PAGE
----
Daniel Briere officially announced his retirement from the NHL nearly two months ago, but the 17-year veteran hasn’t taken much time away from the game.
Briere, 38, was at the Wells Fargo Center ahead of the Flyers’ pre-game skate Monday and told NJ.com’s Randy Miller that he’s back with the team in a part-time management capacity, though it’s unofficial at this point.
“I’ll be doing a variety of things working with (Flyers president Paul Holmgren),” said Briere, who retired on Aug. 17. “I’ll be learning the ropes. I think it’ll be fun.” Read more
The new NHL season is barely a week old, but things aren’t going well for the once-mighty Boston Bruins, who lost their opening three games. Captain Zdeno Chara only recently returned from a pre-season upper-body injury, feisty winger Brad Marchand is out indefinitely with a concussion, back surgery sidelined blueliner Dennis Seidenberg and struggling rearguard Matt Irwin was waived and demoted.
Factor in the shake-up to the Bruins’ front office and roster during the summer, which included trading away defenseman Dougie Hamilton and left wing Milan Lucic, and it’s unsurprising that trade speculation has already begun.
In an interview with Sportsnet 960 last Friday, Elliotte Friedman was asked if he thought Bruins management might consider trading the 38-year-old Chara or goaltender Tuukka Rask. Acknowledging their bold off-season moves, he felt it might be worth watching. Friedman spoke about trade rumors regarding the 28-year-old Rask this summer, but was told they wouldn’t make that move because of their lack of experienced goaltending depth. Read more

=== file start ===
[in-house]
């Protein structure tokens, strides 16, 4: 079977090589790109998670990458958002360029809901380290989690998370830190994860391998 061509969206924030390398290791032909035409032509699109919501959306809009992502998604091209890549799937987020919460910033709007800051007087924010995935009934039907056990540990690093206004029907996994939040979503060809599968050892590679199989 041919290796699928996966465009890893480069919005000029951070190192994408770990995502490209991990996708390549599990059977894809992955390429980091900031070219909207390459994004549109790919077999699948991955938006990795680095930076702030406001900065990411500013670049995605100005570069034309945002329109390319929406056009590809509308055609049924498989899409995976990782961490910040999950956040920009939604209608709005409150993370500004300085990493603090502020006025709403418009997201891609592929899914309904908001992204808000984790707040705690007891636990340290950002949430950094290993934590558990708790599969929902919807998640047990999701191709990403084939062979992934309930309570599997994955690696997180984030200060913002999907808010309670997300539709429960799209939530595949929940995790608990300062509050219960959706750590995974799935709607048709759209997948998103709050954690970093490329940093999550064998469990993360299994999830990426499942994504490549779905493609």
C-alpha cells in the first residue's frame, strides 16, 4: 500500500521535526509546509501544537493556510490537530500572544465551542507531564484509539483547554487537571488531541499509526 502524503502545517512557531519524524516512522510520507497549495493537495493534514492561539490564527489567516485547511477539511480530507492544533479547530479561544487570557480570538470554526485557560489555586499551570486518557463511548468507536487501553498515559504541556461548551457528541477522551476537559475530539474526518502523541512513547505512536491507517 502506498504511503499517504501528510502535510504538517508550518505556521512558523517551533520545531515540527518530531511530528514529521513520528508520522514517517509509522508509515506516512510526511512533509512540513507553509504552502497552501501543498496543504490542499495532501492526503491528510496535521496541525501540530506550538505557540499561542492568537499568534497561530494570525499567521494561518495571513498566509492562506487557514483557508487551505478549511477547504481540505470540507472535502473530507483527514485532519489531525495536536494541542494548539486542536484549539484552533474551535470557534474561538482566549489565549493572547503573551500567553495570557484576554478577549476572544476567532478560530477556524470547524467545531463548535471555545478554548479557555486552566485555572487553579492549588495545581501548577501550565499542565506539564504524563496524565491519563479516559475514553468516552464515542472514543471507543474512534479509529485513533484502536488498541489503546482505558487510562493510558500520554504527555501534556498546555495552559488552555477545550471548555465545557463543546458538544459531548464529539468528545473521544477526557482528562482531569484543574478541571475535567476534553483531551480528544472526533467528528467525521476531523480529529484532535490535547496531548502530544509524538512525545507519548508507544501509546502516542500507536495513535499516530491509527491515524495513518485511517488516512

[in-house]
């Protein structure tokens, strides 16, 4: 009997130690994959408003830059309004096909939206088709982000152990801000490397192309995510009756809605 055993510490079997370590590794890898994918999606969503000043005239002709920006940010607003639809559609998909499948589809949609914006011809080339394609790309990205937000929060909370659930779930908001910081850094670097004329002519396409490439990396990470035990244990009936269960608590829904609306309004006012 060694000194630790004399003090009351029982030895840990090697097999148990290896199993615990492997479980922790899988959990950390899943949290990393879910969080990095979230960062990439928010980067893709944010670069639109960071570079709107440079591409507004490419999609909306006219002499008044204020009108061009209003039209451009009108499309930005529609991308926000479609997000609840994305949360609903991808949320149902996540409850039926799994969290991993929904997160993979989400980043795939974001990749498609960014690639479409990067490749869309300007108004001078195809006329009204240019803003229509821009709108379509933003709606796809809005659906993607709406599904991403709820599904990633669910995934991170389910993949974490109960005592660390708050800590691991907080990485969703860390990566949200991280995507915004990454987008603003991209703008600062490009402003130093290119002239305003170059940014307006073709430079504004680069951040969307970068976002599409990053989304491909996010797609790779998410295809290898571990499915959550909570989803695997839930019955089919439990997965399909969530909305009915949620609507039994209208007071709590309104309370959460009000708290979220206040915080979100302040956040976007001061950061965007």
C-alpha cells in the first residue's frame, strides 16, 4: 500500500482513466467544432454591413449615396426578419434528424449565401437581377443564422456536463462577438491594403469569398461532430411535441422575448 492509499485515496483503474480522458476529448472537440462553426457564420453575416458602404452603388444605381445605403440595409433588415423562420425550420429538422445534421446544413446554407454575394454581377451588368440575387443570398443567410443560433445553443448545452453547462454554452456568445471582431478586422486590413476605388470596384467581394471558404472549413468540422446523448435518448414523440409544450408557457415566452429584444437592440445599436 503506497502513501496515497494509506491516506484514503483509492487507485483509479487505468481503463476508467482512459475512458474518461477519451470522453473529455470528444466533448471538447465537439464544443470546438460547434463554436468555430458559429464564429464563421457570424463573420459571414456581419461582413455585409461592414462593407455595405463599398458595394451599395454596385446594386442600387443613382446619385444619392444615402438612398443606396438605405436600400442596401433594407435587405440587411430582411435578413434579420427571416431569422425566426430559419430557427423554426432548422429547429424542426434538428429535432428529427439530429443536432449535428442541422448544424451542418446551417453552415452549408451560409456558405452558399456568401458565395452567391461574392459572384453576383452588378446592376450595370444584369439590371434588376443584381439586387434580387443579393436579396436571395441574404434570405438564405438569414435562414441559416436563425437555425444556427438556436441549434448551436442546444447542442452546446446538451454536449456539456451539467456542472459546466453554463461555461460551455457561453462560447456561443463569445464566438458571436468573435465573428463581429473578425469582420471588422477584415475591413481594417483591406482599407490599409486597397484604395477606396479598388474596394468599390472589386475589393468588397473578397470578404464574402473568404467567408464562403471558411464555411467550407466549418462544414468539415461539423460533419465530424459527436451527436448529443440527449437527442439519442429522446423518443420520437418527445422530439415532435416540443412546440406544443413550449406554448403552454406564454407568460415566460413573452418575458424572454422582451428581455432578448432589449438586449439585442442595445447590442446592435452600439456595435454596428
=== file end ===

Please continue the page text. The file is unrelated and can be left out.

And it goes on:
Goaltender Steve Mason was supposed to get the call for the Flyers in Monday’s game against the Florida Panthers, but news broke in the early afternoon that he would instead be out of the lineup due to a personal matter. With Mason out, Michal Neuvirth was given starting duty for Philadelphia. He didn’t disappoint.
In his first regular season tilt in a Flyers uniform, Neuvirth stopped all 31 shots he faced and led Philadelphia to their first victory of the season — a 1-0 shutout win over the same Panthers who had beaten the Flyers 7-1 just two nights earlier.
Neuvirth was nothing short of spectacular for the Flyers in the victory, but no save highlights that as much as a sprawling backhanded glove stop he made on Panthers left winger Brandon Pirri: Read more